Apart for finding the right fit as mentioned earlier, the app also lets you update firmware, adjust on-ear controls, customise equaliser (EQ) settings, choose your voice assistant and personalise the ANC levels.

+ Great audio output
+ Superb call quality
+ Sleek and comfortable design
+ Customisable ANC and equaliser settings
+ Long battery life

– ANC can be better
– Not cheap

It might take a while to get used to the on-ear controls. By default, tapping the right earbud once answer or end calls as well as play or pause music. Tapping twice skips the track or rejects the incoming call.

For the left earbud, you tap once to toggle through the ANC modes – ANC On, HearThrough and ANC off. Double tap will activate the voice assistant. I find myself always forgetting which earbud I should be tapping in order for it to do my bidding.

The call quality of the Elite 7 Pro is superb. I can be heard loud and clear from the other end, whether I was walking along a busy road from a grocery run or when my neighbours are making home improvement works.

The Elite 7 Pro’s call quality is superb. (Photo: Jabra)

Not to mention, the music sound quality is pretty good too. On the neutral EQ setting, it offers decent bass oomph, pleasing mids and detailed highs. It does not even lose details when the volume was cranked up.

The Sound+ app has 6 EQ presets that you can use. Personally, I find the Smooth EQ preset to be the most versatile for most music genre. Or you can customise a EQ to your liking by tweaking a graphical EQ in the app.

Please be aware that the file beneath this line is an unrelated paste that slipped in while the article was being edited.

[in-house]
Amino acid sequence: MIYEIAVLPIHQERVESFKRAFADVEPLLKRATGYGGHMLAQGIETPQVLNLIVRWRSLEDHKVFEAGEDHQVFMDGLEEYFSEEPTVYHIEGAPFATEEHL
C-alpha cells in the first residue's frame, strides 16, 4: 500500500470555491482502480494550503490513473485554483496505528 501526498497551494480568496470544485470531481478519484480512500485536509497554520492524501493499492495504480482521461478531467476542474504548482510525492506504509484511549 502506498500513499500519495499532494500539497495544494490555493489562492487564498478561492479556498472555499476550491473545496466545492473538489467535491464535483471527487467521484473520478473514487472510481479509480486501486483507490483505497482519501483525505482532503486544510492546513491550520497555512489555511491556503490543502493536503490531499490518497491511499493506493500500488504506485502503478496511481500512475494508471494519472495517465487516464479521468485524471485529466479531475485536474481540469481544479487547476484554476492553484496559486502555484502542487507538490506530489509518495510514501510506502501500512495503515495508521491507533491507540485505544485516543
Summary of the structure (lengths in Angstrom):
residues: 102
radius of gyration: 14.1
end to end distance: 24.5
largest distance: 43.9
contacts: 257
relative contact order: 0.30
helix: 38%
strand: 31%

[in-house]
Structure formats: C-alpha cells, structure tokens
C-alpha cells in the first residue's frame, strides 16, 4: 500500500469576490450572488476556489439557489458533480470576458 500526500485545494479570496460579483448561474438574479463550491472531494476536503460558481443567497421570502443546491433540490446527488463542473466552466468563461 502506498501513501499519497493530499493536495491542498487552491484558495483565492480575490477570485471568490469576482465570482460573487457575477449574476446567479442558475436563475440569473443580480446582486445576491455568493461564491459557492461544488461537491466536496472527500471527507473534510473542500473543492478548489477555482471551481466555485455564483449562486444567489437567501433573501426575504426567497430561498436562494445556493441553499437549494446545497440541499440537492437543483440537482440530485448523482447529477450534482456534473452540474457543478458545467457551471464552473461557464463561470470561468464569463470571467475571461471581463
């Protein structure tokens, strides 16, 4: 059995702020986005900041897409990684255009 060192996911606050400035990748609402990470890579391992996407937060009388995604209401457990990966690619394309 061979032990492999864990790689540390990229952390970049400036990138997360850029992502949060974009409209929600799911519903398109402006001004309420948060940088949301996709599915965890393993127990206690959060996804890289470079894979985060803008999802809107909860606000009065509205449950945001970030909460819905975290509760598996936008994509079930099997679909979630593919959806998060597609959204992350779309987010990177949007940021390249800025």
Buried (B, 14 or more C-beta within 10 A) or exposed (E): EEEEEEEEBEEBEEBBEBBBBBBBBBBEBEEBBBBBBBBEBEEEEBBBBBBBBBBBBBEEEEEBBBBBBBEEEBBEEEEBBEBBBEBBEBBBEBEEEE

There are 6 EQ presets in the Sound+ app, but you can also customise one to your liking. (Photo: Trevor Tan)

In terms of ANC performance, the Elite 7 Pro is probably a notch or two down compared to the likes of AirPods Pro and Sennheiser MTW2. For example, I can still hear the hiss of my air-con even when I have already increased the level of ANC to maximum in the app. I think Jabra can do better this in this respect.

The Elite 7 Pro’s battery life is rated at 8 hours of play time with ANC turned on, while its charging case is said to add another 22 hours.

In my tests, I found that the Elite 7 Pro is left with around 50 per cent battery life after 4 hours of music listening with volume level at 75 per cent. This is pretty good, compared to the average 4-hour battery life of most TWH.

Plus, a 5-minute charge will be able to give enough juice for the Elite 7 Pro to last 1.2 hours, according to Jabra.

At S$318, the Jabra Elite 7 Pro is not cheap. While its music output is great and battery life is superb, its ANC performance can be better.

However, if making yourself crystal clear in video conferences or client calls is of paramount importance, the Elite 7 Pro is definitely for you.

DESIGN: 9/10
OVERALL: 8.5/10

Trevor Tan

Started out with dreams to become a street photographer, Trevor Tan somehow became a tech journalist with over 16 years of consumer tech experience. Maybe he plays too much video games and buys too many new gadgets.